Homeowners are staying put while new buyers are grappling with persistently high housing costs this year. Inventory is tight and home sales have hit multi-decade lows.
But if you need yet another sign of turmoil, just ask the people whose livelihoods depend on the real estate market how they’re doing.
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According to a monthly report by Alignable, 45% of real estate agents who own their firms said they had trouble paying rent on their offices in November. That’s 5% higher than in October and 10% higher than September's reading.
The realtors who participated in the study reported that persistently high interest rates — the average 30-year fixed-rate mortgage remains at about 7% — have made home sales more difficult to finalize.
The numbers don’t surprise Corey Burr, senior vice president at TTR Sotheby’s International Realty.
“I think that the Federal Reserve has put us in this spot where they essentially froze up the residential real estate market by holding interest rates low for so long, and then increasing them so much so quickly,” Burr says.
“It's created incredible distortions in our marketplace.”
Slow sales hurting realtors
Burr, who’s worked over 36 years in the real estate industry and initially had his own firm in Chevy Chase, Maryland, said he knows what it’s like to experience the highs and lows of the housing market when you own a small business.
“We are in a spot in the real estate cycle that is hardest for brokerages, particularly the smaller ones who have less market share, and who have fewer assets than the larger brokerages to ride out the storm,” Burr says.
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With prospective buyers wary of high rates and backing out of deals at a record pace, home sales have been extremely sluggish over the past year, putting more agents out of work or reducing their income.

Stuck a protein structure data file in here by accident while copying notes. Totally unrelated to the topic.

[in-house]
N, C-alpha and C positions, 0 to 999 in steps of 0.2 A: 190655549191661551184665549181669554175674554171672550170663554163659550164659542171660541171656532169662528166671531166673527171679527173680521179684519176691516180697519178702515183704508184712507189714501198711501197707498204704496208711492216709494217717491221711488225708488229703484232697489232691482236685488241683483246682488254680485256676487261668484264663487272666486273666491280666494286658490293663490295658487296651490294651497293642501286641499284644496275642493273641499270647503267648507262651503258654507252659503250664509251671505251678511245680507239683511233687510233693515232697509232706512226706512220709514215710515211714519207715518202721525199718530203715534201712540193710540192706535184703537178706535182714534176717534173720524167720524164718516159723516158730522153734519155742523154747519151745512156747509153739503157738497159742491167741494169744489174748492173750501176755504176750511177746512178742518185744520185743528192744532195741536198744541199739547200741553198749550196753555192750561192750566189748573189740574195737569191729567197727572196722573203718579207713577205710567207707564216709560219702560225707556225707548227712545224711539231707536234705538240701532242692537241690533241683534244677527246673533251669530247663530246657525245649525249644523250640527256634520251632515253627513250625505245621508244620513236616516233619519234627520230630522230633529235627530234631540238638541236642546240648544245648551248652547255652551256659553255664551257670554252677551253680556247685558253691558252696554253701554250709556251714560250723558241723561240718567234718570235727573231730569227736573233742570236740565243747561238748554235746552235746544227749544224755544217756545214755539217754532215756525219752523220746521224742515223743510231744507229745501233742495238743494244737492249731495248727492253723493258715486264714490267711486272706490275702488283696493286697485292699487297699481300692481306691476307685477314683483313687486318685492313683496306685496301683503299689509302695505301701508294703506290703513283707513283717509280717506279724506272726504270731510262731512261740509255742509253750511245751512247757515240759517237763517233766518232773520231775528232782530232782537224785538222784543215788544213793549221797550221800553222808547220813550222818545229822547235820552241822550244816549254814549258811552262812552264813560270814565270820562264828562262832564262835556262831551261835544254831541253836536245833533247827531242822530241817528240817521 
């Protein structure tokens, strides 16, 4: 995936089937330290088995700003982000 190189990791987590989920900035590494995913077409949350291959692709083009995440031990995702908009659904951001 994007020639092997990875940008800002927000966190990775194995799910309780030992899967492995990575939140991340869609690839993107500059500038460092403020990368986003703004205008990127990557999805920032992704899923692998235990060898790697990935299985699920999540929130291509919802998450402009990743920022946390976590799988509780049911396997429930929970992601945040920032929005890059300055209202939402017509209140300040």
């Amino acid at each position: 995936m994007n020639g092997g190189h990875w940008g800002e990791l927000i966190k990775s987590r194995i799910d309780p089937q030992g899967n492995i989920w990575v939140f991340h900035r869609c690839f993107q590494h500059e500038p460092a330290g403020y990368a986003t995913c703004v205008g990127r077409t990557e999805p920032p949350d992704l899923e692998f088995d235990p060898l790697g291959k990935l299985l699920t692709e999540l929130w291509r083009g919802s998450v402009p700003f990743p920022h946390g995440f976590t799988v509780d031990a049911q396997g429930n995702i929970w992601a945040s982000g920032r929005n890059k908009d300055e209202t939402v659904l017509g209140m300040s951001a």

In October, pending home sales were down 1.5% from September and 8.5% from last year — marking the lowest pending-sales figure since the National Association of Realtors began tracking that statistic. It’s even worse than during the 2008 financial crisis.
Burr also expects the number of realtors to shrink across North America as the market contracts.
Over 60,000 agents left the industry in the six months leading up to May, according to NAR data analyzed by Reventure Consulting, which provides real-time data on the housing market.
Market may improve next year
Although mortgage rates have been retreating over the past few weeks, they’re not low enough just yet to convince homeowners who previously locked in 2% to 3% rates to put their homes for sale and relocate, keeping inventory in a crunch, Burr says.
He also notes that the period between early November to early January tends to be quite slow, but anticipates an uptick in the spring if mortgage rates continue to decline.
As inflation subsides, many experts are predicting the Fed has reached the end of its tightening cycle, and might even introduce some rate cuts in 2024. This could potentially drive mortgage rates even lower, providing a much-needed reprieve for the housing market.
Some analysts are indeed forecasting lower mortgage rates in the next year. NAR chief economist Lawrence Yun predicted in early November that mortgage rates could hover between 6% to 7% next spring and home sales could tick up 13.5% in 2024
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This article provides information only and should not be construed as advice. It is provided without warranty of any kind.